The Scientist Who Warned of Ozone Hole, Then Named Our Climate Age


The Earth has dozens of names in dozens of languages, but the human-dominated moment in the planet’s history that we find ourselves in has been named only once: the Anthropocene. The man most responsible for that moniker, Nobel Prize-winning chemist Paul Crutzen, died on Thursday at 87. 

Crutzen discovered in 1970 that nitrogen pollution was capable of destroying ozone in the atmosphere, a critical layer of that protects living things from the sun’s ultraviolet radiation. The implications were potentially dangerous, as this ozone gas thinned into a “hole” above the Southern Hemisphere that threatened to leave millions of people exposed. Crutzen shared the 1995 Nobel Prize in Chemistry for discovering the risk to the ozone layer.

The Scientist Who Warned of Ozone Hole, Then Named Our Climate Age

“He was a great example to all scientists, because he was not afraid to point out the moral implications of the changes that humans are causing to the atmosphere,” said James Hansen, the former NASA scientist known for his early public warnings about global warming. “And he was unafraid to criticize government actions and policies.”

Crutzen’s science clearly drove political action. A 1987 treaty, known as the Montreal Protocol, led to a worldwide phase-out of ozone-eating chemicals, including the chlorofluorocarbons used in refrigeration and other applications. That landmark success—in which scientific insight leads to diplomacy and cooperation, restoring the atmosphere and protecting human life—is often held out as a model for the international effort to reverse the far graver consequences of greenhouse gasses. Swift global action has led to dramatic improvement to the ozone layer.

“He was unafraid to cross the activism barrier many scientists retreat from, knowing it comes with accolades and attacks,” said Andrew Revkin, founding director of Columbia University’s Initiative on Communication and Sustainability. Revkin had worked as a journalist with Crutzen as far back as 1984, when the Dutch scientist was researching the global “winter” that would come after a nuclear war. 

Crutzen “is easily one of the, if not the, most creative and original of all geoscientists,” said V. Ram Ramanathan, a climate scientist at the Scripps Institution of Oceanography who worked closely with Crutzen since 1978. Their research resulted in discoveries including what Ramanathan calls “atmospheric brown clouds” of air pollution over southern Asia.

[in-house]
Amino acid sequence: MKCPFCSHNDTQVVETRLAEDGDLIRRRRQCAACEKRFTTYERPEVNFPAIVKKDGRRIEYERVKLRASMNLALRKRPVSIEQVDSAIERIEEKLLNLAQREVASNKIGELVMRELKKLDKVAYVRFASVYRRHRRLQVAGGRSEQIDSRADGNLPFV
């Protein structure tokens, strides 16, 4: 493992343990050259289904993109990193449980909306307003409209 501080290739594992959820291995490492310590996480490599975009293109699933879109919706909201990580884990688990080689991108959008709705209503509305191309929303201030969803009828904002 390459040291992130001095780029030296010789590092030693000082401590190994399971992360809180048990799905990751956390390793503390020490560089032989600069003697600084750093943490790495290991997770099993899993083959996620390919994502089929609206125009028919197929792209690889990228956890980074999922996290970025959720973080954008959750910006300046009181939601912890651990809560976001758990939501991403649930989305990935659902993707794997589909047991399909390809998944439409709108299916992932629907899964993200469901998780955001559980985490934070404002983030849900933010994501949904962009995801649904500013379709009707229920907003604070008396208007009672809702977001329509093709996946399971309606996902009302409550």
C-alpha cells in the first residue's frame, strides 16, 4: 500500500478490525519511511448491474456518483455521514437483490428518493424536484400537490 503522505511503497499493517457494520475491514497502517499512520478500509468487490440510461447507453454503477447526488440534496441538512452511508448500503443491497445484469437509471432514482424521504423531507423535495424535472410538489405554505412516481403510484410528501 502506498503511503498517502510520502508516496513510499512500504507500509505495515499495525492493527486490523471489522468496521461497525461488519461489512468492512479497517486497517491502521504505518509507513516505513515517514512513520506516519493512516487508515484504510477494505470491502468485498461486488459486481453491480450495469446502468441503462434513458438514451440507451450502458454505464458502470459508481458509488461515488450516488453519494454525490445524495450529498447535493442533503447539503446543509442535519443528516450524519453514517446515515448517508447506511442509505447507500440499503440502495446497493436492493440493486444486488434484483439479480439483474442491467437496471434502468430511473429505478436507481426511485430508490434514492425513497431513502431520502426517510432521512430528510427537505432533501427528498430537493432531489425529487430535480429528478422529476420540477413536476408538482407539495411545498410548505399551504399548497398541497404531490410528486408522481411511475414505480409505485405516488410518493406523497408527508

“What I liked most about Paul is that he was both a genius and a genial human being,” Ramanathan said. “He had a great sense of humor and enjoyed life.”

The term Anthropocene, which Crutzen helped coin and popularize, follows in the tradition of naming geologic time spans. The end of the last ice age 12,000 years ago gave rise to what geologists call the Holocene Epoch, and with it the conditions that allowed permanent agriculture and human settlements to exist. Crutzen had spent the last two decades making the case that global greenhouse-gas pollution has brought that period to a close. The next period, the Anthropocene, would be characterized by grave risk to both agriculture and settlements.

In 2000, Crutzen and Eugene Stoermer, the late biologist from the University of Michigan, published what would become an iconic essay that used the term as its title. The scientists argued that humanity’s effect on the world by the late 18th century that the entire planet essentially entered a new geological epoch. “That is the period when data retrieved from glacial ice cores show the beginning of a growth in the atmospheric concentrations of several ‘greenhouse gases’” they wrote. “Mankind will remain a major geological force for many millennia, maybe millions of years, to come.”

The day before Crutzen’s death, a team of scientists from the U.S., China, and Taiwan published in the journal Nature a new review of temperatures over the last 12,000 years. They concluded that the Earth is hotter today than it has been at any point in the Holocene. Geologists are expected to vote later this year on formally adopting the name Anthropocene Epoch. 

Crutzen “hoped the Anthropocene designation would be a warning to the world,” Revkin said. “But he was also unafraid to smile and relish the task he took on.”

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